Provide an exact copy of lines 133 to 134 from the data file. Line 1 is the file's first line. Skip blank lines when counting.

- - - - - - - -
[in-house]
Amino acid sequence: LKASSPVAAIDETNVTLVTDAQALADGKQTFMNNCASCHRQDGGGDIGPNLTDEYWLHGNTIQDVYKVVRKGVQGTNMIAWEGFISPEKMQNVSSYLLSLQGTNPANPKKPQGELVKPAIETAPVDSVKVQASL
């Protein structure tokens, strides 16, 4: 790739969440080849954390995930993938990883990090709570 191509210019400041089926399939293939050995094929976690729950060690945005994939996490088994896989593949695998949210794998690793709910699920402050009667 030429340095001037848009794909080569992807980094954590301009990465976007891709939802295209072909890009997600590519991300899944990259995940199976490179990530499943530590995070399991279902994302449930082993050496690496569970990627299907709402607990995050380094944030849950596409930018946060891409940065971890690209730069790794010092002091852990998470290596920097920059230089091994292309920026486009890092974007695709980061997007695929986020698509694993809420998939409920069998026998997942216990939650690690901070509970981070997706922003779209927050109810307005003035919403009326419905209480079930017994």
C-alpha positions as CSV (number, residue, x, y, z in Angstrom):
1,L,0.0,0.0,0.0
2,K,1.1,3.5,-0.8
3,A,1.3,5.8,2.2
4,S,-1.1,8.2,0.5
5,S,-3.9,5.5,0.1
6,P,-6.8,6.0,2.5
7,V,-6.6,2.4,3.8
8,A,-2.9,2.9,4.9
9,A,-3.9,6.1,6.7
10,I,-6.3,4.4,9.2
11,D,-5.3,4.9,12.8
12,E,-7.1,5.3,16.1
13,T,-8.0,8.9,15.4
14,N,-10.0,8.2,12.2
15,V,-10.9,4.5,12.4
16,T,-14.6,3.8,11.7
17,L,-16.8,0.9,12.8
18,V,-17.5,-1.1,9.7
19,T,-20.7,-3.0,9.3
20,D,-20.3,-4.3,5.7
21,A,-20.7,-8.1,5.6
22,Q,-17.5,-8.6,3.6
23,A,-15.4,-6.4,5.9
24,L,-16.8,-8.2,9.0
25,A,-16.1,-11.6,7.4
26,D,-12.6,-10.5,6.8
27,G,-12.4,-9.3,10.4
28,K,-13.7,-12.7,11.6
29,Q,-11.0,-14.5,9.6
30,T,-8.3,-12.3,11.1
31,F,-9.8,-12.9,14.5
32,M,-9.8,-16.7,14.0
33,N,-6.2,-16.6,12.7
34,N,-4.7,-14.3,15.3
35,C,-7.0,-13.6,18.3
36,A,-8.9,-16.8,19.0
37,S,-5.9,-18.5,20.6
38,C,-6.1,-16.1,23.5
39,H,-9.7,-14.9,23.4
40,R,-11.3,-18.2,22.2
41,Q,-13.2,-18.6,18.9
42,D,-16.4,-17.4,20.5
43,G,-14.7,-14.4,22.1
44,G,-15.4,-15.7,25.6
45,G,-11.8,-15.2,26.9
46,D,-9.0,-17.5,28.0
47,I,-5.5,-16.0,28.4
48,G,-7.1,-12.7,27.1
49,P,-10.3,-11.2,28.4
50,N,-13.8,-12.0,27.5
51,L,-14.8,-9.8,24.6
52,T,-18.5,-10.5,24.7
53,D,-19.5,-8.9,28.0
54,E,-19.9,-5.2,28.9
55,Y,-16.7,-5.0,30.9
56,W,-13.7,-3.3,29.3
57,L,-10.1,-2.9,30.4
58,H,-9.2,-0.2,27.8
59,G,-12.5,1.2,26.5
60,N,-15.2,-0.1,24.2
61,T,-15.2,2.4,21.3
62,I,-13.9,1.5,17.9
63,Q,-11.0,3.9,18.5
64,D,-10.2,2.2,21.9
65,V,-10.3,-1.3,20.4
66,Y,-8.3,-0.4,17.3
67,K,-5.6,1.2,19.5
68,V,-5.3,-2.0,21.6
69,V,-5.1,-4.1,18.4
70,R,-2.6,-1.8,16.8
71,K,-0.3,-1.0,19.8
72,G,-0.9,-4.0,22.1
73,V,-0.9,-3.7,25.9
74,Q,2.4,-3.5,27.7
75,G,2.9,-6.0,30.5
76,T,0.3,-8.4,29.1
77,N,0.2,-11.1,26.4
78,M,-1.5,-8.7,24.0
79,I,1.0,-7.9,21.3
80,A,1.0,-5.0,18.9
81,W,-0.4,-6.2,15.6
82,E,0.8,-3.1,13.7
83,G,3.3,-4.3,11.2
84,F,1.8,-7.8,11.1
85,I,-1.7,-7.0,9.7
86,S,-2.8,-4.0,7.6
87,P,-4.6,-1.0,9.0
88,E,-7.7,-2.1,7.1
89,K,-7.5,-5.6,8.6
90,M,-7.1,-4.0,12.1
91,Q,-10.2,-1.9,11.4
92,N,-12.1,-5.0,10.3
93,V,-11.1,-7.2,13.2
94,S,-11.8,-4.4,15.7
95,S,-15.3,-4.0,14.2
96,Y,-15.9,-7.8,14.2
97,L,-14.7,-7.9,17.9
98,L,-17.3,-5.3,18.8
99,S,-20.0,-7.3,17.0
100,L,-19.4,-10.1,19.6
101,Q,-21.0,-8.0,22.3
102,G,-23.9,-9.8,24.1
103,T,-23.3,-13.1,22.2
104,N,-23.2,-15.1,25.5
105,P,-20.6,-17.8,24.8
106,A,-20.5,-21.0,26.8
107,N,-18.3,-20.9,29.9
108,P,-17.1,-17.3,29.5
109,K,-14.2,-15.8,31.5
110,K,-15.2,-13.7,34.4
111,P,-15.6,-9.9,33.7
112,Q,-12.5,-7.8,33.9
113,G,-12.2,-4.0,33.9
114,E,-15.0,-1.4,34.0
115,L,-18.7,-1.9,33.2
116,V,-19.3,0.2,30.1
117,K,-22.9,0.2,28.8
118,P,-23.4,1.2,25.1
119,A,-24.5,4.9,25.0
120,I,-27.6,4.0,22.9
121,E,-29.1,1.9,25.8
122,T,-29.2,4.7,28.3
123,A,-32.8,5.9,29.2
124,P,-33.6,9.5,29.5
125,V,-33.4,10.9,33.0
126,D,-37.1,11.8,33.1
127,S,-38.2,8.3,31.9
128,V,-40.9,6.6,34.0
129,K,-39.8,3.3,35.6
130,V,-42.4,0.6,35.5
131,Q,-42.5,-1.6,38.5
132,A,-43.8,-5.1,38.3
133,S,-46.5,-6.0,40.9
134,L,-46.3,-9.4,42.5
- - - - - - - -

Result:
129,K,-39.8,3.3,35.6
130,V,-42.4,0.6,35.5